Despite his run-stuffing talents, there has been talk that Hardy could slide over to the cornerback position once he steps foot in South Bend next year. It's a move that several of the schools that were recruiting Hardy prior to his commitment considered, so Notre Dame isn't the only program that sees him as a potential cornerback rather than his current safety slot. The payoff for a successful move to cornerback would be having a tall, athletic defender out on the edge that would help neutralize the bigger, physical receivers that have tortured Notre Dame secondaries in the recent past. Last season, for example, Pitt's 6-foot-5 wideout Jonathan Baldwin torched the Irish secondary for 142 yards. Having a taller athletic corner like Hardy could help prevent performances like that in the future.



Whether or not a move to cornerback is the best move for Hardy is debatable. I'm not sold on the idea just because I believe by doing so you are limiting his best attributes. Hardy isn't a defensive back who is at his best locking down a team's top receiver, but rather one who can help hold down the fort in several different facets as previously described. That isn't to say he doesn't have the talents or ability to match up one-on-one with an opposing receiver, but putting him out on the edge limits his ability to play the run near the line of scrimmage, reduces his blitz opportunities, and forces him out of his "comfort zone" in the intermediate passing lanes.



When you watch Hardy's highlight tape closely, there are very few plays of him playing outside locking up on a wide receiver or even in him playing a deep cover two. The clips of him defending against the pass show him dropping into the 10-15 yard zone and reading the quarterback's eyes and making strong breaks on the ball. In the offseason Hardy performed admirably in one-on-one situations in camp settings and was a force in 7-on-7 games where he was playing against the pass every down, so that proves he can evolve into a cornerback. Still, however, I don't think it is necessarily his top strengths. He'll have to develop new skills, new techniques, and improve his hips and backpedal. Although both classified under the all-encompassing "defensive back" grouping, safety and cornerback are not the same and require different skill sets in order to succeed.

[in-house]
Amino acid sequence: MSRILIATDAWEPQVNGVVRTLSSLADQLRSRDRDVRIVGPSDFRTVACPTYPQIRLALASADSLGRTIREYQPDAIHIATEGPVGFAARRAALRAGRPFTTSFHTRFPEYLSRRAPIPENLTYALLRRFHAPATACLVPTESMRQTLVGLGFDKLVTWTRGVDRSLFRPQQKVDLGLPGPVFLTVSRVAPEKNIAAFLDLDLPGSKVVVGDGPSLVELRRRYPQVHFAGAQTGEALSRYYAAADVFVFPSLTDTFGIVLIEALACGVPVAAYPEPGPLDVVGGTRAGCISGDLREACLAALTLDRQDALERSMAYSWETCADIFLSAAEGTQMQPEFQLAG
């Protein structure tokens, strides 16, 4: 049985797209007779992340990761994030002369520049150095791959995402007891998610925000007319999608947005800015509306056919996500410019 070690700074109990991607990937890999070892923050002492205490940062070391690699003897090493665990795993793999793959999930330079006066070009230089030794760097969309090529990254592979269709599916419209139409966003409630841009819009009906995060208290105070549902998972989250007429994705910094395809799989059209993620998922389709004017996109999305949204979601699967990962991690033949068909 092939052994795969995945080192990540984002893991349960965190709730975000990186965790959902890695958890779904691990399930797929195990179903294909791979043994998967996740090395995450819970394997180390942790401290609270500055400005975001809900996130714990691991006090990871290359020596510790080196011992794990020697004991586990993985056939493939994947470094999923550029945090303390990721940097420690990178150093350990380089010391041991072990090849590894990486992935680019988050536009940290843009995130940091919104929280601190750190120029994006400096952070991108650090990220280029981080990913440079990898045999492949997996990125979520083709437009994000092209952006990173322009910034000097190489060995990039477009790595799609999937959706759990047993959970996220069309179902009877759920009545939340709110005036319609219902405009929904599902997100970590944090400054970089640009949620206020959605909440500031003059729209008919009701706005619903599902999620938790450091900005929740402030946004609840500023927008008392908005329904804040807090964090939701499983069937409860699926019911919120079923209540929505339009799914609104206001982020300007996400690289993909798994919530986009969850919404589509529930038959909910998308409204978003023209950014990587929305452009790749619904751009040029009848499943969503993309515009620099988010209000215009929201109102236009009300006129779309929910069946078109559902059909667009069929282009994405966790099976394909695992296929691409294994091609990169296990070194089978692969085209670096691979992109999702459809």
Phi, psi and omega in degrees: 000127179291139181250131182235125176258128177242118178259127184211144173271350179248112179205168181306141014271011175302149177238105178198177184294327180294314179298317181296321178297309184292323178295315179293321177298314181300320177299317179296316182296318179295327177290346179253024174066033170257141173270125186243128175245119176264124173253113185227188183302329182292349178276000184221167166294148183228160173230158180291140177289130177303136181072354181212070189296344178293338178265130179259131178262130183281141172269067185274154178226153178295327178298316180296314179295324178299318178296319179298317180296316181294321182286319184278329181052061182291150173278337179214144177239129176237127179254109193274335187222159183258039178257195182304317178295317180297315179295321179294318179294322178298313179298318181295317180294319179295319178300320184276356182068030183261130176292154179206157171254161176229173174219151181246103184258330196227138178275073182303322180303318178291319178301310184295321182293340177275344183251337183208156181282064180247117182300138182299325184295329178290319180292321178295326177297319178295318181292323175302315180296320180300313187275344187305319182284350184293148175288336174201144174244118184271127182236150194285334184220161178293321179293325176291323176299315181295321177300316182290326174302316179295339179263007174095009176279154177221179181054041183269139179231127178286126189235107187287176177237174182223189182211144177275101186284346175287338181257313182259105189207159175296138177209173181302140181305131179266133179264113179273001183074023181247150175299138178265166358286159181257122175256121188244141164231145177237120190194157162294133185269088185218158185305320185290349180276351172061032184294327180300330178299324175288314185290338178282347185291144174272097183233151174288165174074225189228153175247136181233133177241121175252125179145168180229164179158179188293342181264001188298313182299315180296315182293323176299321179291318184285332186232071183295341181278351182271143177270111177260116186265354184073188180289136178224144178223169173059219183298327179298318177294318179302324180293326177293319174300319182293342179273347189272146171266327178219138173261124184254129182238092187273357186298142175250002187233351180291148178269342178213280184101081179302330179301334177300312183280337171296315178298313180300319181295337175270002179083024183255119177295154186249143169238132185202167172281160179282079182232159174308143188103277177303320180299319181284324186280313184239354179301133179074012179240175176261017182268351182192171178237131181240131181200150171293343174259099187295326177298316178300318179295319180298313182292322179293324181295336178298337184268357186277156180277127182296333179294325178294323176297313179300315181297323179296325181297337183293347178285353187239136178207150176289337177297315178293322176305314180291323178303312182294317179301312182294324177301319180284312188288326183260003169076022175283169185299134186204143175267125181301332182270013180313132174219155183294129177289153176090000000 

Regardless of where he ends up, Hardy should prove to be a very big pickup for Brian Kelly and the Fighting Irish. His versatility is key and he should be able to immediate pay dividends on special teams where he has shined at Pickerington Central. Expect him to be a dominant player during his senior season in 2010 and enter Notre Dame with a chance to see the field as a true freshman.